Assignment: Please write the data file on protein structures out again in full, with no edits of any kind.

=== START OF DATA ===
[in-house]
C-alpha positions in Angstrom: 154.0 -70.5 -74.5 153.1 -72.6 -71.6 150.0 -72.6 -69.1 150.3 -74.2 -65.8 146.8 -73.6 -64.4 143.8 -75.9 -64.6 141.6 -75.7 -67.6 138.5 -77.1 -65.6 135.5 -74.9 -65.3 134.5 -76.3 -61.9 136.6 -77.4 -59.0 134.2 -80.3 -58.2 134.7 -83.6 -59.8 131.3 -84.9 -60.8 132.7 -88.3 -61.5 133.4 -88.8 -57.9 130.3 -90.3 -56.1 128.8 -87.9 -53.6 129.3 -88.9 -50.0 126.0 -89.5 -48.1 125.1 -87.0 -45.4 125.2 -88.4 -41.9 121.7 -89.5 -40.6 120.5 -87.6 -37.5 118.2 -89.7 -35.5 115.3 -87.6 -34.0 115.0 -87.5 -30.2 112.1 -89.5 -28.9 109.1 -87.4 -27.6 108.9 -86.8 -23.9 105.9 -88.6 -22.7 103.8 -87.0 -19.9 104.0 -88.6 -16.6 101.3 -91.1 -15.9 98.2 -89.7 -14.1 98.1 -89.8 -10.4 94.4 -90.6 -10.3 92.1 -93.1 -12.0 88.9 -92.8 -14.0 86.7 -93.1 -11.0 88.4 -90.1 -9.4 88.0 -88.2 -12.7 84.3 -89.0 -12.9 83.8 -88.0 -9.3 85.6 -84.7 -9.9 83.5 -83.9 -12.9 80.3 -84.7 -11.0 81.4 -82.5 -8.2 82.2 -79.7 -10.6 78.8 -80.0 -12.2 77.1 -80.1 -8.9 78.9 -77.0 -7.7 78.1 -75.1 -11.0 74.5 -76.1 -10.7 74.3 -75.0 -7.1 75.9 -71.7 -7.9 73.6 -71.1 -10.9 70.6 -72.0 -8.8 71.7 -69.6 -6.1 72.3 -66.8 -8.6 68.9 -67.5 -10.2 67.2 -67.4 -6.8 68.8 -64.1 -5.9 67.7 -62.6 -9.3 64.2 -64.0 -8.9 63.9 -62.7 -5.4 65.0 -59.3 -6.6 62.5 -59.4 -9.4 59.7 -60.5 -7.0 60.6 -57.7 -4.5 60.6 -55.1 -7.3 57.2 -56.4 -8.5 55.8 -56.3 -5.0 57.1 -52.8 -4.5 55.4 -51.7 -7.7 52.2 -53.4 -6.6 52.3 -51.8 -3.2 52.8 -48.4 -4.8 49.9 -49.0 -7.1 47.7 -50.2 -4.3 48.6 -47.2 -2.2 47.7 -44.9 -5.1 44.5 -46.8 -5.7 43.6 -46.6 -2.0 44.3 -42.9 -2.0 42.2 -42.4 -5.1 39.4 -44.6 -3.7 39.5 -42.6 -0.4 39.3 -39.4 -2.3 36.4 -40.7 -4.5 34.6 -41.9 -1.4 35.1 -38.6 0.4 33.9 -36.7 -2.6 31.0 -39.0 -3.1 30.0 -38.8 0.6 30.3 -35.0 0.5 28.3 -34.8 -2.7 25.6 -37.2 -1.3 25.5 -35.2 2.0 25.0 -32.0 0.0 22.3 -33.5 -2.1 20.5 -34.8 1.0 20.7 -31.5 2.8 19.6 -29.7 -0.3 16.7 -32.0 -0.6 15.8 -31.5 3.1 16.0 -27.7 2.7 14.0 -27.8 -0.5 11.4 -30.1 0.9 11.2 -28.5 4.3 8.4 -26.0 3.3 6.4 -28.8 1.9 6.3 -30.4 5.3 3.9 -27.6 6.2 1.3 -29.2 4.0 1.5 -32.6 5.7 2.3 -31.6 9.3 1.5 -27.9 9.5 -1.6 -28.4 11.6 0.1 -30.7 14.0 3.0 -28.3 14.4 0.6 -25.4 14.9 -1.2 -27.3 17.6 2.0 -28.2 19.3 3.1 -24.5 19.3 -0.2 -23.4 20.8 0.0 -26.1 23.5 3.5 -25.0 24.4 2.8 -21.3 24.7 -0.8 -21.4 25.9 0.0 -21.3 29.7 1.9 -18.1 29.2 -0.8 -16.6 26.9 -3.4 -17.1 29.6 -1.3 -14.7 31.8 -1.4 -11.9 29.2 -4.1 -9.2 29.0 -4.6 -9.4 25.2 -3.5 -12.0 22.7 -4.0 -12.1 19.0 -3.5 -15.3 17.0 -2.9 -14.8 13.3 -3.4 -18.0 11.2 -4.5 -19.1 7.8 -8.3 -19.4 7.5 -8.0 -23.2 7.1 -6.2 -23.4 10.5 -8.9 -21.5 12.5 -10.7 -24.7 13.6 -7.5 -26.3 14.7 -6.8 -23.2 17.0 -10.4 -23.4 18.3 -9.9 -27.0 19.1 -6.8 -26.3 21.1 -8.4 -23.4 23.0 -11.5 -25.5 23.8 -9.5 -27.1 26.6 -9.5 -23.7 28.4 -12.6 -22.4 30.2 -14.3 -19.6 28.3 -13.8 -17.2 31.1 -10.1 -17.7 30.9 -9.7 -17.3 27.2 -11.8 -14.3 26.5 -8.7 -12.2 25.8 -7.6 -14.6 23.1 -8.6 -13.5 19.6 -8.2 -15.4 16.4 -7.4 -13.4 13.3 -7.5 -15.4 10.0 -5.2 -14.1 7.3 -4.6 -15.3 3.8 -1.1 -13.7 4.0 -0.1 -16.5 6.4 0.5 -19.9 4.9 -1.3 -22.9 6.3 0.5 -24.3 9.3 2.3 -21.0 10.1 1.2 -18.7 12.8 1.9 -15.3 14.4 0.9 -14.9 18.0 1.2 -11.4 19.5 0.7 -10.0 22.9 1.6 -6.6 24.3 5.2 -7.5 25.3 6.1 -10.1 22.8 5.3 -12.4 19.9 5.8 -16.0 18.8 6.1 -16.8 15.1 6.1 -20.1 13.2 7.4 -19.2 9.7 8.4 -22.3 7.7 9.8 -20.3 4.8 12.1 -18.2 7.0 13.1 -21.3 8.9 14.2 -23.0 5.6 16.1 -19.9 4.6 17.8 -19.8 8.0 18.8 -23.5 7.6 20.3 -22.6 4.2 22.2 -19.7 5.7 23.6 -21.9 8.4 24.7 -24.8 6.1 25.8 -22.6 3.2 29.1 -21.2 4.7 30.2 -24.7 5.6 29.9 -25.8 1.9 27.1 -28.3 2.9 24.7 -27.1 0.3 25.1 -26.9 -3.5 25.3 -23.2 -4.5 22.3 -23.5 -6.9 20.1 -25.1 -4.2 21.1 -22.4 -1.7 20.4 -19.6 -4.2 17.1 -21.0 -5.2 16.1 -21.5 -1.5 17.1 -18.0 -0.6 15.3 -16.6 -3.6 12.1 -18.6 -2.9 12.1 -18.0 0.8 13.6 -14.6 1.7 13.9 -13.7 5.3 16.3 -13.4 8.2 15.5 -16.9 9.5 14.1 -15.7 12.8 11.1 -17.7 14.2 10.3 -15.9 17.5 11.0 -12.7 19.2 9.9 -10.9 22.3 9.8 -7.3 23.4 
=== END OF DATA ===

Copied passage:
[in-house]
C-alpha positions in Angstrom: 154.0 -70.5 -74.5 153.1 -72.6 -71.6 150.0 -72.6 -69.1 150.3 -74.2 -65.8 146.8 -73.6 -64.4 143.8 -75.9 -64.6 141.6 -75.7 -67.6 138.5 -77.1 -65.6 135.5 -74.9 -65.3 134.5 -76.3 -61.9 136.6 -77.4 -59.0 134.2 -80.3 -58.2 134.7 -83.6 -59.8 131.3 -84.9 -60.8 132.7 -88.3 -61.5 133.4 -88.8 -57.9 130.3 -90.3 -56.1 128.8 -87.9 -53.6 129.3 -88.9 -50.0 126.0 -89.5 -48.1 125.1 -87.0 -45.4 125.2 -88.4 -41.9 121.7 -89.5 -40.6 120.5 -87.6 -37.5 118.2 -89.7 -35.5 115.3 -87.6 -34.0 115.0 -87.5 -30.2 112.1 -89.5 -28.9 109.1 -87.4 -27.6 108.9 -86.8 -23.9 105.9 -88.6 -22.7 103.8 -87.0 -19.9 104.0 -88.6 -16.6 101.3 -91.1 -15.9 98.2 -89.7 -14.1 98.1 -89.8 -10.4 94.4 -90.6 -10.3 92.1 -93.1 -12.0 88.9 -92.8 -14.0 86.7 -93.1 -11.0 88.4 -90.1 -9.4 88.0 -88.2 -12.7 84.3 -89.0 -12.9 83.8 -88.0 -9.3 85.6 -84.7 -9.9 83.5 -83.9 -12.9 80.3 -84.7 -11.0 81.4 -82.5 -8.2 82.2 -79.7 -10.6 78.8 -80.0 -12.2 77.1 -80.1 -8.9 78.9 -77.0 -7.7 78.1 -75.1 -11.0 74.5 -76.1 -10.7 74.3 -75.0 -7.1 75.9 -71.7 -7.9 73.6 -71.1 -10.9 70.6 -72.0 -8.8 71.7 -69.6 -6.1 72.3 -66.8 -8.6 68.9 -67.5 -10.2 67.2 -67.4 -6.8 68.8 -64.1 -5.9 67.7 -62.6 -9.3 64.2 -64.0 -8.9 63.9 -62.7 -5.4 65.0 -59.3 -6.6 62.5 -59.4 -9.4 59.7 -60.5 -7.0 60.6 -57.7 -4.5 60.6 -55.1 -7.3 57.2 -56.4 -8.5 55.8 -56.3 -5.0 57.1 -52.8 -4.5 55.4 -51.7 -7.7 52.2 -53.4 -6.6 52.3 -51.8 -3.2 52.8 -48.4 -4.8 49.9 -49.0 -7.1 47.7 -50.2 -4.3 48.6 -47.2 -2.2 47.7 -44.9 -5.1 44.5 -46.8 -5.7 43.6 -46.6 -2.0 44.3 -42.9 -2.0 42.2 -42.4 -5.1 39.4 -44.6 -3.7 39.5 -42.6 -0.4 39.3 -39.4 -2.3 36.4 -40.7 -4.5 34.6 -41.9 -1.4 35.1 -38.6 0.4 33.9 -36.7 -2.6 31.0 -39.0 -3.1 30.0 -38.8 0.6 30.3 -35.0 0.5 28.3 -34.8 -2.7 25.6 -37.2 -1.3 25.5 -35.2 2.0 25.0 -32.0 0.0 22.3 -33.5 -2.1 20.5 -34.8 1.0 20.7 -31.5 2.8 19.6 -29.7 -0.3 16.7 -32.0 -0.6 15.8 -31.5 3.1 16.0 -27.7 2.7 14.0 -27.8 -0.5 11.4 -30.1 0.9 11.2 -28.5 4.3 8.4 -26.0 3.3 6.4 -28.8 1.9 6.3 -30.4 5.3 3.9 -27.6 6.2 1.3 -29.2 4.0 1.5 -32.6 5.7 2.3 -31.6 9.3 1.5 -27.9 9.5 -1.6 -28.4 11.6 0.1 -30.7 14.0 3.0 -28.3 14.4 0.6 -25.4 14.9 -1.2 -27.3 17.6 2.0 -28.2 19.3 3.1 -24.5 19.3 -0.2 -23.4 20.8 0.0 -26.1 23.5 3.5 -25.0 24.4 2.8 -21.3 24.7 -0.8 -21.4 25.9 0.0 -21.3 29.7 1.9 -18.1 29.2 -0.8 -16.6 26.9 -3.4 -17.1 29.6 -1.3 -14.7 31.8 -1.4 -11.9 29.2 -4.1 -9.2 29.0 -4.6 -9.4 25.2 -3.5 -12.0 22.7 -4.0 -12.1 19.0 -3.5 -15.3 17.0 -2.9 -14.8 13.3 -3.4 -18.0 11.2 -4.5 -19.1 7.8 -8.3 -19.4 7.5 -8.0 -23.2 7.1 -6.2 -23.4 10.5 -8.9 -21.5 12.5 -10.7 -24.7 13.6 -7.5 -26.3 14.7 -6.8 -23.2 17.0 -10.4 -23.4 18.3 -9.9 -27.0 19.1 -6.8 -26.3 21.1 -8.4 -23.4 23.0 -11.5 -25.5 23.8 -9.5 -27.1 26.6 -9.5 -23.7 28.4 -12.6 -22.4 30.2 -14.3 -19.6 28.3 -13.8 -17.2 31.1 -10.1 -17.7 30.9 -9.7 -17.3 27.2 -11.8 -14.3 26.5 -8.7 -12.2 25.8 -7.6 -14.6 23.1 -8.6 -13.5 19.6 -8.2 -15.4 16.4 -7.4 -13.4 13.3 -7.5 -15.4 10.0 -5.2 -14.1 7.3 -4.6 -15.3 3.8 -1.1 -13.7 4.0 -0.1 -16.5 6.4 0.5 -19.9 4.9 -1.3 -22.9 6.3 0.5 -24.3 9.3 2.3 -21.0 10.1 1.2 -18.7 12.8 1.9 -15.3 14.4 0.9 -14.9 18.0 1.2 -11.4 19.5 0.7 -10.0 22.9 1.6 -6.6 24.3 5.2 -7.5 25.3 6.1 -10.1 22.8 5.3 -12.4 19.9 5.8 -16.0 18.8 6.1 -16.8 15.1 6.1 -20.1 13.2 7.4 -19.2 9.7 8.4 -22.3 7.7 9.8 -20.3 4.8 12.1 -18.2 7.0 13.1 -21.3 8.9 14.2 -23.0 5.6 16.1 -19.9 4.6 17.8 -19.8 8.0 18.8 -23.5 7.6 20.3 -22.6 4.2 22.2 -19.7 5.7 23.6 -21.9 8.4 24.7 -24.8 6.1 25.8 -22.6 3.2 29.1 -21.2 4.7 30.2 -24.7 5.6 29.9 -25.8 1.9 27.1 -28.3 2.9 24.7 -27.1 0.3 25.1 -26.9 -3.5 25.3 -23.2 -4.5 22.3 -23.5 -6.9 20.1 -25.1 -4.2 21.1 -22.4 -1.7 20.4 -19.6 -4.2 17.1 -21.0 -5.2 16.1 -21.5 -1.5 17.1 -18.0 -0.6 15.3 -16.6 -3.6 12.1 -18.6 -2.9 12.1 -18.0 0.8 13.6 -14.6 1.7 13.9 -13.7 5.3 16.3 -13.4 8.2 15.5 -16.9 9.5 14.1 -15.7 12.8 11.1 -17.7 14.2 10.3 -15.9 17.5 11.0 -12.7 19.2 9.9 -10.9 22.3 9.8 -7.3 23.4 